I am asked now in Germany if the United States has just experienced a crisis of its Constitution. Sometimes this question refers to winning the popular vote while losing the electoral college vote, but suddenly this question also addresses whether we have installed a government that views the Constitution as an obstacle rather than as a North Star. I think not.
What happened in the US elections does not represent a constitutional crisis. It is rather what the Italian social theorist Antonio Gramsci in the 1920s described as a “crisis of representation,” one in which the links between parties and their putative/real constituencies break down. Whether there is a larger ”crisis of hegemony” lurking as well, one in which state institutions no longer accomplish core functions, remains to be seen. The latter could in turn precipitate a constitutional crisis.
The neoliberal, “third way” policies that turned the Clinton Democratic Party into an engine of growing inequality presented a bill that came due yesterday. The Democratic Party came to resemble the Republican Party circa 1960: a coalition of big money, Hollywood, suburbanites focused on personal freedoms, and a patrimonial-like relationship to ethnic, especially Black, politicians. President Obama, with his promises of “hope” and “change,” appealing personal history, and opposition to excessive warfare could make this work.
But inequality has only worsened as the economic situation has improved since 2008, and Hillary Clinton lacked all charm as well as any social program. She also insisted on displaying an itchy trigger finger at a time when sending working class children off to desert wars had lost all its glamor. As a result, her neoliberal party proved highly vulnerable to a nationalistically and populistically reconfigured Republican Party as re-assembled by Donald Trump. And she became a victim of misogyny as well.
Trump was elected by an angry and disheartened majority and not, as much of the liberal media would have it, by a racist minority and yahoo blue-collar losers. He was elected in the same country and to a considerable extent by the same electorate that voted twice for an African-American president in large numbers. (In fact, outside the old Confederacy, Obama won a bigger share of the white vote than either Kerry or Gore.) Pollsters could not see and pundits did not take seriously the extent of anger and frustration in the US (and beyond). Embedded in the liberal cosmopolitan establishment, they could not imagine that there was a strong countercurrent roiling the Zeitgeist.
From within the system it is hard to see that this anger is not just understandable but also justified. This is why Clinton’s counter to Trump’s “Make America Great Again” was a total flop: “America Is Great” is not very sympathetic to the 99%. As the economists Thomas Piketty and Wolfgang Streeck have shown, the disparity between the top 1 percent and the rest is arguably at a modern high. Trump voters were not wrong to think that the system is working against them.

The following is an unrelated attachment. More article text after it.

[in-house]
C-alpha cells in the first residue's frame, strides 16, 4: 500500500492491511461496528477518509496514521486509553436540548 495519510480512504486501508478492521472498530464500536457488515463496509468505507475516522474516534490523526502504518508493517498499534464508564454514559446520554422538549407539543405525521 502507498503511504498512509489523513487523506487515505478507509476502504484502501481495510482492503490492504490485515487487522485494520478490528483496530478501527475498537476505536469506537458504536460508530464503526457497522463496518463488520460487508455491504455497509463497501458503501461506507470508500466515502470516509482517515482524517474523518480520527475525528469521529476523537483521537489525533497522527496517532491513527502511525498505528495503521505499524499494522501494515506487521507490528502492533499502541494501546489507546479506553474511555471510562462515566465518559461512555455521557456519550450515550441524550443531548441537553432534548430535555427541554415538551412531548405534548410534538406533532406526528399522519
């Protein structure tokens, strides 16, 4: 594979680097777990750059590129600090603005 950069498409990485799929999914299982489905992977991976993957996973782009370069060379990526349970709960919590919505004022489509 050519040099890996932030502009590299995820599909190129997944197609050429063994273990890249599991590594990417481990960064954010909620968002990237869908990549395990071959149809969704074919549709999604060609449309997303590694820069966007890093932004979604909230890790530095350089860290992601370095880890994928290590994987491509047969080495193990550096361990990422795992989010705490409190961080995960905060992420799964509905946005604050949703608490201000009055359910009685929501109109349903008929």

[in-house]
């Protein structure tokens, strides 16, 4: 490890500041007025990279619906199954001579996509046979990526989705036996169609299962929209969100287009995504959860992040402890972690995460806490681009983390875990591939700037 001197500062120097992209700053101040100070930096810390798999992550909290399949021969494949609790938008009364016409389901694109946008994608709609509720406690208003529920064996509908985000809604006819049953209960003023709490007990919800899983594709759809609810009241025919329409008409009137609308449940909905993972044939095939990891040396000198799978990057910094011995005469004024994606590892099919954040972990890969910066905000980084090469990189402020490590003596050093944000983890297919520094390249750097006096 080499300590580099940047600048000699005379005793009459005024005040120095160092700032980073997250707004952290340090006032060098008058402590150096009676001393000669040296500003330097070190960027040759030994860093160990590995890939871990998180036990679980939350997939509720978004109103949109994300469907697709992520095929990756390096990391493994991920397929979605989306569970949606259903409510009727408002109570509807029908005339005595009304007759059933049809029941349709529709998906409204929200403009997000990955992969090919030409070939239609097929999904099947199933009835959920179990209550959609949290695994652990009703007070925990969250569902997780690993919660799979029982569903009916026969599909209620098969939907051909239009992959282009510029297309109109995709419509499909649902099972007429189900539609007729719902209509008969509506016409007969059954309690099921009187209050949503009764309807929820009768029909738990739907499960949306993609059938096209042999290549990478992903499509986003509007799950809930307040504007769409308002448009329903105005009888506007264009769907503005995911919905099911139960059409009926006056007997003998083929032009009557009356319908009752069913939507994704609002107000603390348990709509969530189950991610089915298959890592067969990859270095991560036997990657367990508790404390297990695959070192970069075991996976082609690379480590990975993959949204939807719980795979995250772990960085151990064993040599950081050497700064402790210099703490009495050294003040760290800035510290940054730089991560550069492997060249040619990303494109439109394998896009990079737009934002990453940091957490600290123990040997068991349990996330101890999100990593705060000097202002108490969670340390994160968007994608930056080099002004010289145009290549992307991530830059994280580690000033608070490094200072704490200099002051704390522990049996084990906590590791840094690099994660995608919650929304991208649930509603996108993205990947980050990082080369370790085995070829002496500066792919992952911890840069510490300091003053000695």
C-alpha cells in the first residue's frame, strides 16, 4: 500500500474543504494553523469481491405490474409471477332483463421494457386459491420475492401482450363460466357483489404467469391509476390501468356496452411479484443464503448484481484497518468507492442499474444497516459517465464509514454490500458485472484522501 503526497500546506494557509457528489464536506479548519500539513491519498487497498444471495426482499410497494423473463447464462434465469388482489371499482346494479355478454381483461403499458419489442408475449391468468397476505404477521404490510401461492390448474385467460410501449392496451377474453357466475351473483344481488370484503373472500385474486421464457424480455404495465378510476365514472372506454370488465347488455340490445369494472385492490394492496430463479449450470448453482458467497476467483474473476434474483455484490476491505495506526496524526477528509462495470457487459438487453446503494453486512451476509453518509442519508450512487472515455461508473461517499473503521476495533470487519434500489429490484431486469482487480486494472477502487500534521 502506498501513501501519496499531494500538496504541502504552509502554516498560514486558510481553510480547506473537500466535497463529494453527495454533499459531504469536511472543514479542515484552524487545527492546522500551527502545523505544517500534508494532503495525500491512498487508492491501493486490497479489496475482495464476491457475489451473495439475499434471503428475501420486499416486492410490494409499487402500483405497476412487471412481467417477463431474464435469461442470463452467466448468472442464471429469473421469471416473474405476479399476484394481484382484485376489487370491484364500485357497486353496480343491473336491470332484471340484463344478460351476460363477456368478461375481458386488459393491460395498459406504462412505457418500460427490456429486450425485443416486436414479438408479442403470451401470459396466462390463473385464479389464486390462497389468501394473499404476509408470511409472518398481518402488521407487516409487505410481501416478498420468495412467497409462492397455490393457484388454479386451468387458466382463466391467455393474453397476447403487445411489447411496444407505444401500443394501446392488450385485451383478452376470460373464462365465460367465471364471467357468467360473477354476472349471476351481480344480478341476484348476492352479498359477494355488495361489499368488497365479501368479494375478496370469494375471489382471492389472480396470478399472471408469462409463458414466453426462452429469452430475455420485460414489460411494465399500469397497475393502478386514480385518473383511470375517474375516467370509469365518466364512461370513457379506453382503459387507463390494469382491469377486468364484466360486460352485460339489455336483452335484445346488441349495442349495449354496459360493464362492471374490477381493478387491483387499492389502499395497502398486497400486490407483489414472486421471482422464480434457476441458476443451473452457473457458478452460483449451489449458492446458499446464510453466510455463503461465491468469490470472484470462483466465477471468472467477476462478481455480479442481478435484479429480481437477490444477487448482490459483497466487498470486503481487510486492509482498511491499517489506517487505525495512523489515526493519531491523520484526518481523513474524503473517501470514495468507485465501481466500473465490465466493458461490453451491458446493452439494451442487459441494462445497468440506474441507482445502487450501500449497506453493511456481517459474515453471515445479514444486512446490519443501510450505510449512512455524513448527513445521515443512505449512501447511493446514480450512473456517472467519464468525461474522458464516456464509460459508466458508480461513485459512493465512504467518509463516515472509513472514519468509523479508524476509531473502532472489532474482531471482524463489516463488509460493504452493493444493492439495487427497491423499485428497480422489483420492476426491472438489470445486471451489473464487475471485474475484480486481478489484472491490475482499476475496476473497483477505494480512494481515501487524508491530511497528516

Having moved heaven and earth to derail the Bernie Sanders effort to shift the debate from culture war to class war, the neoliberal Democrats had nowhere to go. All Sanders really sought to do was establish an updated New Deal coalition, but this was too threatening to the Democratic Establishment. When you block the possibility for change from the Left, nationalism and racism will fill the space, and change will come from the Right. That was/is Trump with his latter-day “socialism of fools.”
Clinton was correctly perceived as exactly what they are sick of and sick from: a dismantled social state, status quo cronyism, more wars fought by the young working class, the entanglement of money and government, a globalization from NAFTA to TTIP that hurts the middle class and the economically “left behind” along with a framework of sympathy more concerned with endangered species than with endangered jobs, and the suburban social liberals’ abandonment of the material interests of their erstwhile working class allies in favor of a progressive lifestyle libertarianism. No name, absolutely none, is more associated with NAFTA and the other agreements that have eviscerated America’s industrial base than “Clinton.” She struck many as the embodiment of the Human Resources Manager that sends staff to diversity training while preparing to send their jobs to China.
The failure to offer a serious alternative to the current maladies of capitalism should not, then, be construed as a constitutional crisis. That those who come to power as a result of such a failure have a lesser regard for the constitution is, however, worrisome enough.
Whether this “crisis of representation” – seen in Europe as well where the big catch-all parties are in decline nearly everywhere – becomes a larger constitutional or hegemonic crisis may depend on whether and how economic and political elites join the Trumpists. We know, unfortunately, that Germany’s Weimar Republic ended once the collaboration between elites and populists was cemented. Trump was initially disdained by all but the most marginal of economic and Republican leaders, from whom he in any case wanted to appear distant. But recent days suggest a very rapid and worrisome reconciliation, one that could well usher in an even deeper crisis and push even higher the price to be paid for a generation of third way, neoliberal neglect of working people.
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